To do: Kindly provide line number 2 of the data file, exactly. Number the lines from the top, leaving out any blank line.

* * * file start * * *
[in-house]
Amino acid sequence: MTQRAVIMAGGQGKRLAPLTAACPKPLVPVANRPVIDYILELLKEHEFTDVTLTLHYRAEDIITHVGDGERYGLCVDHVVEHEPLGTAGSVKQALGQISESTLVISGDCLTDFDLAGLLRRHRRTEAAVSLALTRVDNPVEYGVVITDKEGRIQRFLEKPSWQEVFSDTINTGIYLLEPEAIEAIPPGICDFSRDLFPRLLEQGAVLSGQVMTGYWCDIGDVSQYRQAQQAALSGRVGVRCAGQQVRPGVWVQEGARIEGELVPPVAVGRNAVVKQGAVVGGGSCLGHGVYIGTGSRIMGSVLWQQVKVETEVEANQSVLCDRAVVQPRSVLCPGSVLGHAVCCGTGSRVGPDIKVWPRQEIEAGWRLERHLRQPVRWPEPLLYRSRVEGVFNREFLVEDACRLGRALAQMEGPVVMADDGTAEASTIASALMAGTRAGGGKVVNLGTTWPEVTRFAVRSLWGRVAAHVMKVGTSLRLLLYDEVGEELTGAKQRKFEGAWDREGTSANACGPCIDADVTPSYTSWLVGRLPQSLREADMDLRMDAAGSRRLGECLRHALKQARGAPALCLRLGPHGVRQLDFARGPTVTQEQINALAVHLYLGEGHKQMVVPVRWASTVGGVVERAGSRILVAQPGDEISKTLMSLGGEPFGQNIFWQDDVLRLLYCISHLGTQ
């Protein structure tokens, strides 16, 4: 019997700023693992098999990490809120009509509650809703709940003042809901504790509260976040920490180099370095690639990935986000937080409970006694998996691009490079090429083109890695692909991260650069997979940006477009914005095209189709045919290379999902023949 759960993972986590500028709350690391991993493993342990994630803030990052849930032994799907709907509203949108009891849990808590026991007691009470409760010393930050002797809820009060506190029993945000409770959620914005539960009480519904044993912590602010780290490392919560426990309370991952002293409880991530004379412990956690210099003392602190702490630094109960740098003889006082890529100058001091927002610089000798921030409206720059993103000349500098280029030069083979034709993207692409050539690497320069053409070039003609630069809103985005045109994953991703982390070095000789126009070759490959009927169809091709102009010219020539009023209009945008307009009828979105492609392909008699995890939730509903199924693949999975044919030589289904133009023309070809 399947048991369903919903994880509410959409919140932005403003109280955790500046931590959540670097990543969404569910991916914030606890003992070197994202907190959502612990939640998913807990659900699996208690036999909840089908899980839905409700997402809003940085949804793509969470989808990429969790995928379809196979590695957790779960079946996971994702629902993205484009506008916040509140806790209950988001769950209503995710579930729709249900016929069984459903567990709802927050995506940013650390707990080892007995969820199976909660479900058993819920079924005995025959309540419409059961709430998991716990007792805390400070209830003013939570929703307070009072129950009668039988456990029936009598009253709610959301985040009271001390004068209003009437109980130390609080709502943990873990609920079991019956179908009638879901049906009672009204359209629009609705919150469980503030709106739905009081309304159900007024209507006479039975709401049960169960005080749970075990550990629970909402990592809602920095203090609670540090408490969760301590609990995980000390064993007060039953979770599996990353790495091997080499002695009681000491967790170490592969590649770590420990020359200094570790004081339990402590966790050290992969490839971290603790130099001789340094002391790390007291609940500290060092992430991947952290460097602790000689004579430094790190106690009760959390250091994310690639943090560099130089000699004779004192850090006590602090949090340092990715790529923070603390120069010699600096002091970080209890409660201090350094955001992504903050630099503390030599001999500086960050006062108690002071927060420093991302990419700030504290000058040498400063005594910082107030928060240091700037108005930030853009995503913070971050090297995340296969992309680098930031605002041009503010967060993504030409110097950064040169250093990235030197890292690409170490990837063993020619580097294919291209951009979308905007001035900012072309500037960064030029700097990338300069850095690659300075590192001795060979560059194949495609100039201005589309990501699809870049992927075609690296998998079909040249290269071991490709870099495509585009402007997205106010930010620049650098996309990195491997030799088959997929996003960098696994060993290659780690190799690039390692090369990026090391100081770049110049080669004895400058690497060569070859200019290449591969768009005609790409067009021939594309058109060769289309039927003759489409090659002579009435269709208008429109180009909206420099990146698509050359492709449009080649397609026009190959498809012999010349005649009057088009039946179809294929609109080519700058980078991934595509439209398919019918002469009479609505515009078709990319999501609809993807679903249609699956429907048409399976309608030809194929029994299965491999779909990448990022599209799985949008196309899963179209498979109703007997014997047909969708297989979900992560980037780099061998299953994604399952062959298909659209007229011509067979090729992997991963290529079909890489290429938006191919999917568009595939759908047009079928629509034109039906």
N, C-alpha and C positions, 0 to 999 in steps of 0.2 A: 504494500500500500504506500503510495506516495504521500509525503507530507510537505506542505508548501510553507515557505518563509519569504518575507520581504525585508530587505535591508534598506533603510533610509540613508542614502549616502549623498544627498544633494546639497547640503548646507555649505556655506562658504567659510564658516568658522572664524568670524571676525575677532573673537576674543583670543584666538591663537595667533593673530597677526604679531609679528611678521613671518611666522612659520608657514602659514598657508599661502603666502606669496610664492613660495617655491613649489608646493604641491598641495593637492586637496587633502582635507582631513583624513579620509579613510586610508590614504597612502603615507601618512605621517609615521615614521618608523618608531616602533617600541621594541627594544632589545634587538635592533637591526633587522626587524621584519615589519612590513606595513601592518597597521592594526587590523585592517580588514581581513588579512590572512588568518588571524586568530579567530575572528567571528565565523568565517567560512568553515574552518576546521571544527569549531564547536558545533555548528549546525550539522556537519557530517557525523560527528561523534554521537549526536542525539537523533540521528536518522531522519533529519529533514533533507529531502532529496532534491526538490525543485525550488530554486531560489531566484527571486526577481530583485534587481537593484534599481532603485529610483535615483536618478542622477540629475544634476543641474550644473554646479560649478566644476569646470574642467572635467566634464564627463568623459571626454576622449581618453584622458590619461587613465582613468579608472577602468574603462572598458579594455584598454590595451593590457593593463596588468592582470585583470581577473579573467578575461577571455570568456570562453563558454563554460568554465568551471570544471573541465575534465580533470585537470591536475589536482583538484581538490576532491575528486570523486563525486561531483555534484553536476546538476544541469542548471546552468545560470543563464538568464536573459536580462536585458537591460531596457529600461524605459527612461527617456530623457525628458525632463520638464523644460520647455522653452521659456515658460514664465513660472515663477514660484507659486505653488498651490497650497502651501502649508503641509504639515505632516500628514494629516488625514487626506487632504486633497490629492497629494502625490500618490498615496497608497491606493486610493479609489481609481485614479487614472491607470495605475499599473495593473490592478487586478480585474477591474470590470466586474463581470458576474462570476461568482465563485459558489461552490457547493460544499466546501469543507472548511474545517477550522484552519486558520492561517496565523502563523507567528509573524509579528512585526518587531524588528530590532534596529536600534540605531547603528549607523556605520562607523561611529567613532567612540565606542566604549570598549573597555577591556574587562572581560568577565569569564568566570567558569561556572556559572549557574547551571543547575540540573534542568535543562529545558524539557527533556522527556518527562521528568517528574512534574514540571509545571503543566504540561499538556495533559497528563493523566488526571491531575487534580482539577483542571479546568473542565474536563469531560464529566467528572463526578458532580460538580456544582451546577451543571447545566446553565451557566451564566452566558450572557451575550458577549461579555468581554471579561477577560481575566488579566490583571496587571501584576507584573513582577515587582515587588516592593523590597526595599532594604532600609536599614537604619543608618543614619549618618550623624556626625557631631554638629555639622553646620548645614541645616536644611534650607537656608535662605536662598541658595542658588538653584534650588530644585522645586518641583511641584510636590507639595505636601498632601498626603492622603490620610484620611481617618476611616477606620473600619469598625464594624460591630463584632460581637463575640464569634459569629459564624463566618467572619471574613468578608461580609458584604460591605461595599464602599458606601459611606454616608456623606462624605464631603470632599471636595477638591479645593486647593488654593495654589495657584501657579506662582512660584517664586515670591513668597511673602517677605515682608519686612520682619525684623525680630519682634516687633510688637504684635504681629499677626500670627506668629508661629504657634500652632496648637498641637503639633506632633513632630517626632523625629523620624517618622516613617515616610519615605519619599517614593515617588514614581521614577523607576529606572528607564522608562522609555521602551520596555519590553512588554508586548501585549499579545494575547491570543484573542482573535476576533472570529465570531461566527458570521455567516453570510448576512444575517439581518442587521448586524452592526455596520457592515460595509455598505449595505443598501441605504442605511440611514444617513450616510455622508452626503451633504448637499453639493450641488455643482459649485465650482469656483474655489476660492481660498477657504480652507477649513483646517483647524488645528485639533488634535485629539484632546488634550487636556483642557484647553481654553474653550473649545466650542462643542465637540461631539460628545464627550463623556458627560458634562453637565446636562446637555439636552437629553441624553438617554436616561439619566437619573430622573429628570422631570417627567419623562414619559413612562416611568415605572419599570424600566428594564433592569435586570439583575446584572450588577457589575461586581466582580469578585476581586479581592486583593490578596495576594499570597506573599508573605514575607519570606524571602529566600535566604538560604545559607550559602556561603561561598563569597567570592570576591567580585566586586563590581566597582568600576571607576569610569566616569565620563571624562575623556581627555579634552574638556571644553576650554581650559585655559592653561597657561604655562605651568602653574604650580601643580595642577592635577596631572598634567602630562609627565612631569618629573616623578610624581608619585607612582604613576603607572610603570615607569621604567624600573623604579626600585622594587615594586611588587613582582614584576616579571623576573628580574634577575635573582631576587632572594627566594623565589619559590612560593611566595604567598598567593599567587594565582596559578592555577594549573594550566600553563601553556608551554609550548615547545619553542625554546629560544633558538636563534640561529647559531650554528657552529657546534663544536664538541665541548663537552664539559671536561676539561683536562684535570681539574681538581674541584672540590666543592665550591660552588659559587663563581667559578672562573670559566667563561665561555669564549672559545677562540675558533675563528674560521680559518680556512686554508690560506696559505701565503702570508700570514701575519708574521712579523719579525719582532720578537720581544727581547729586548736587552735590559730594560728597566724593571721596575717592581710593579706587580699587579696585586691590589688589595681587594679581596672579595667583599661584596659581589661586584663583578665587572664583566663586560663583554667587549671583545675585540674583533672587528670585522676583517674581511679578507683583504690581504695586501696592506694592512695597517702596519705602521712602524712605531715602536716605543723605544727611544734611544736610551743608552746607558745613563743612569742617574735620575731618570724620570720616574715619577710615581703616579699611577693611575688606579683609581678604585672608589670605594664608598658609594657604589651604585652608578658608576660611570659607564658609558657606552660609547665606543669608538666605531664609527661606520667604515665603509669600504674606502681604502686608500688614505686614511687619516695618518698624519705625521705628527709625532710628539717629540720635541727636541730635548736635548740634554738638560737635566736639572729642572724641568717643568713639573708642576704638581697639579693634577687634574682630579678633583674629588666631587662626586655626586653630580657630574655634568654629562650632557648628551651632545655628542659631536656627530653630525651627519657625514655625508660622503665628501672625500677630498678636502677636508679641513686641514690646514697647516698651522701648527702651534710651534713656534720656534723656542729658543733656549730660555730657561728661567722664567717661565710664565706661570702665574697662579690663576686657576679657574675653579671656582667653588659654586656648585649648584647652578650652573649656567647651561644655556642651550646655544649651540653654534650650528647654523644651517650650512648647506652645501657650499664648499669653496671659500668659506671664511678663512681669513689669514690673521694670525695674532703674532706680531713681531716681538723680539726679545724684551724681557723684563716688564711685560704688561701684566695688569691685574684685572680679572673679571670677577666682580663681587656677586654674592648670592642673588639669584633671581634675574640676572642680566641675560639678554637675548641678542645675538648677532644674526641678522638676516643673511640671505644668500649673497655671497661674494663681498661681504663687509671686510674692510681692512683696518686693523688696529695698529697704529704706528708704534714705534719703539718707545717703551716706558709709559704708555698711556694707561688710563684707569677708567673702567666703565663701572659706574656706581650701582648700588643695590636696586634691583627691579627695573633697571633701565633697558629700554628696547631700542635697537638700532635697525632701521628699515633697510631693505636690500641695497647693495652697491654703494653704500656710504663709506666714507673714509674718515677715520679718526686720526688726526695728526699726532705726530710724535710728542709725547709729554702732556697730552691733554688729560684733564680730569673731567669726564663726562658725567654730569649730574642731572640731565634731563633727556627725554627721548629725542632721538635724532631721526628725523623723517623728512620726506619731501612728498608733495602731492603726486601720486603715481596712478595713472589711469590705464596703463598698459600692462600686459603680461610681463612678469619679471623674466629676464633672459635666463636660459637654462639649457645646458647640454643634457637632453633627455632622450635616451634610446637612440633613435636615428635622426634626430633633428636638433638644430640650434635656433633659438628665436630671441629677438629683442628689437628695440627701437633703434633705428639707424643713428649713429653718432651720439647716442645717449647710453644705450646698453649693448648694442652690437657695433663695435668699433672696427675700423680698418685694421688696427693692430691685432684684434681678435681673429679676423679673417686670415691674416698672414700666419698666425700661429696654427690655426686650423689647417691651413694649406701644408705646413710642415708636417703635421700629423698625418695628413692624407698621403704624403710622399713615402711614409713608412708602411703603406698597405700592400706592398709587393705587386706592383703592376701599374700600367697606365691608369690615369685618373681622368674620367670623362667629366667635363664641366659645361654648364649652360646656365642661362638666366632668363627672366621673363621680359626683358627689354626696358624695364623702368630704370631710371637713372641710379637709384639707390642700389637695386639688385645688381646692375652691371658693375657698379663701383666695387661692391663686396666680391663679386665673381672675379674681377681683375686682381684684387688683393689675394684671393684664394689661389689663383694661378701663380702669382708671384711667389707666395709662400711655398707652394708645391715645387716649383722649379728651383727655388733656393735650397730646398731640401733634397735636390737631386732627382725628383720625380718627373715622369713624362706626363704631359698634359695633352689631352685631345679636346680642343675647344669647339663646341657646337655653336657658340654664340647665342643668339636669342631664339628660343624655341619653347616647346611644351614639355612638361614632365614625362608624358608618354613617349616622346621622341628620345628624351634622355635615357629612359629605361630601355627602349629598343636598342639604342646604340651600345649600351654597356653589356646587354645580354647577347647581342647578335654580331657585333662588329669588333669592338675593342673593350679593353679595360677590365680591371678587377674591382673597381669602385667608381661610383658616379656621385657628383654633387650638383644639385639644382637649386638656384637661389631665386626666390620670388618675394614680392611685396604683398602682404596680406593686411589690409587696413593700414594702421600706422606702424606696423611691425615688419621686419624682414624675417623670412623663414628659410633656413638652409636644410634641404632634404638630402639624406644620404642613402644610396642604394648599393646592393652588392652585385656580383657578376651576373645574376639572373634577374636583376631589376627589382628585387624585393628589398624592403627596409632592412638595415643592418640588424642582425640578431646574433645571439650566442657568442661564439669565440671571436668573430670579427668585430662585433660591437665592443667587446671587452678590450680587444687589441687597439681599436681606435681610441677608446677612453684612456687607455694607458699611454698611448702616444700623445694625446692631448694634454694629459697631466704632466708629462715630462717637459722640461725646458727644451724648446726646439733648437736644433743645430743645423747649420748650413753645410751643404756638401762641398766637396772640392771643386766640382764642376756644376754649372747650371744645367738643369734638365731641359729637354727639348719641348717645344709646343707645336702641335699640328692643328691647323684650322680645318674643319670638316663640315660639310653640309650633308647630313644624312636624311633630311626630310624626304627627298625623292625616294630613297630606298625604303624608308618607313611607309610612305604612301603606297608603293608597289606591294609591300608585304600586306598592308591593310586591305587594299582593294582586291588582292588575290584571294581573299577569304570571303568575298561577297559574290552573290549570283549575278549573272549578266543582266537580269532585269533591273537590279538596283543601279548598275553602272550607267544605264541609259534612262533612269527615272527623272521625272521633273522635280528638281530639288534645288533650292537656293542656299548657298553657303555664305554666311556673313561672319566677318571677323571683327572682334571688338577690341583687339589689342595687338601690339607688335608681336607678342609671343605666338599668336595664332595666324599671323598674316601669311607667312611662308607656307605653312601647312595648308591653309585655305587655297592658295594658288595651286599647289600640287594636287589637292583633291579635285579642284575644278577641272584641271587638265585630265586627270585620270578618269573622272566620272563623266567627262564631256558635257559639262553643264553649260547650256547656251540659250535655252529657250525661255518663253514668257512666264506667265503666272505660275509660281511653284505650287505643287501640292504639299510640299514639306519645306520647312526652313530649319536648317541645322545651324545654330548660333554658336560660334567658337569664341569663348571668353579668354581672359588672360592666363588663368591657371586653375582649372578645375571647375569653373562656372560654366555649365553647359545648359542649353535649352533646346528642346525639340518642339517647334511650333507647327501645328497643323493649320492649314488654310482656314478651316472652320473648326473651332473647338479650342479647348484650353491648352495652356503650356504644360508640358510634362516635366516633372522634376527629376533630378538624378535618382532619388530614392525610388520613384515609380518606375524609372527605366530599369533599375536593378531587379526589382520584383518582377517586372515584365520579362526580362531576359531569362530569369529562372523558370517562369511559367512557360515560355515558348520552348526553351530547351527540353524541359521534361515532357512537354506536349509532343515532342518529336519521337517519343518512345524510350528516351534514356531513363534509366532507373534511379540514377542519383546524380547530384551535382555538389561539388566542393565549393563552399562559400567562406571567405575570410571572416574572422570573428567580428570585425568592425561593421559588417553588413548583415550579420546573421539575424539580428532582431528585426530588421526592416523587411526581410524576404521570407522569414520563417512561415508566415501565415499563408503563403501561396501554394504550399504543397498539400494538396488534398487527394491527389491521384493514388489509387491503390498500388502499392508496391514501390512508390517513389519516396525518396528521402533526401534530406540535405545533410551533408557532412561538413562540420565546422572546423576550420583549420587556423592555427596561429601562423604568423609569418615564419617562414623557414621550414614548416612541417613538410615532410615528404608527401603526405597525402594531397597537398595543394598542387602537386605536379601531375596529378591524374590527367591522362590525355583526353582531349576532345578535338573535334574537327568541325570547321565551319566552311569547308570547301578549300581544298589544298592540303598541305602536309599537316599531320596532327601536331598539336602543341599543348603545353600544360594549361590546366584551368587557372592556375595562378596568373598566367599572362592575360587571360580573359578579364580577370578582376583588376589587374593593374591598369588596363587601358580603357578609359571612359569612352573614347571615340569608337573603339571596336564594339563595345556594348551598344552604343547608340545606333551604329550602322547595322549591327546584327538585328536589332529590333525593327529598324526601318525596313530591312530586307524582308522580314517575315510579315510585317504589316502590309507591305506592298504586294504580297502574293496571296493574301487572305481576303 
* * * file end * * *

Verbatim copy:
Amino acid sequence: MTQRAVIMAGGQGKRLAPLTAACPKPLVPVANRPVIDYILELLKEHEFTDVTLTLHYRAEDIITHVGDGERYGLCVDHVVEHEPLGTAGSVKQALGQISESTLVISGDCLTDFDLAGLLRRHRRTEAAVSLALTRVDNPVEYGVVITDKEGRIQRFLEKPSWQEVFSDTINTGIYLLEPEAIEAIPPGICDFSRDLFPRLLEQGAVLSGQVMTGYWCDIGDVSQYRQAQQAALSGRVGVRCAGQQVRPGVWVQEGARIEGELVPPVAVGRNAVVKQGAVVGGGSCLGHGVYIGTGSRIMGSVLWQQVKVETEVEANQSVLCDRAVVQPRSVLCPGSVLGHAVCCGTGSRVGPDIKVWPRQEIEAGWRLERHLRQPVRWPEPLLYRSRVEGVFNREFLVEDACRLGRALAQMEGPVVMADDGTAEASTIASALMAGTRAGGGKVVNLGTTWPEVTRFAVRSLWGRVAAHVMKVGTSLRLLLYDEVGEELTGAKQRKFEGAWDREGTSANACGPCIDADVTPSYTSWLVGRLPQSLREADMDLRMDAAGSRRLGECLRHALKQARGAPALCLRLGPHGVRQLDFARGPTVTQEQINALAVHLYLGEGHKQMVVPVRWASTVGGVVERAGSRILVAQPGDEISKTLMSLGGEPFGQNIFWQDDVLRLLYCISHLGTQ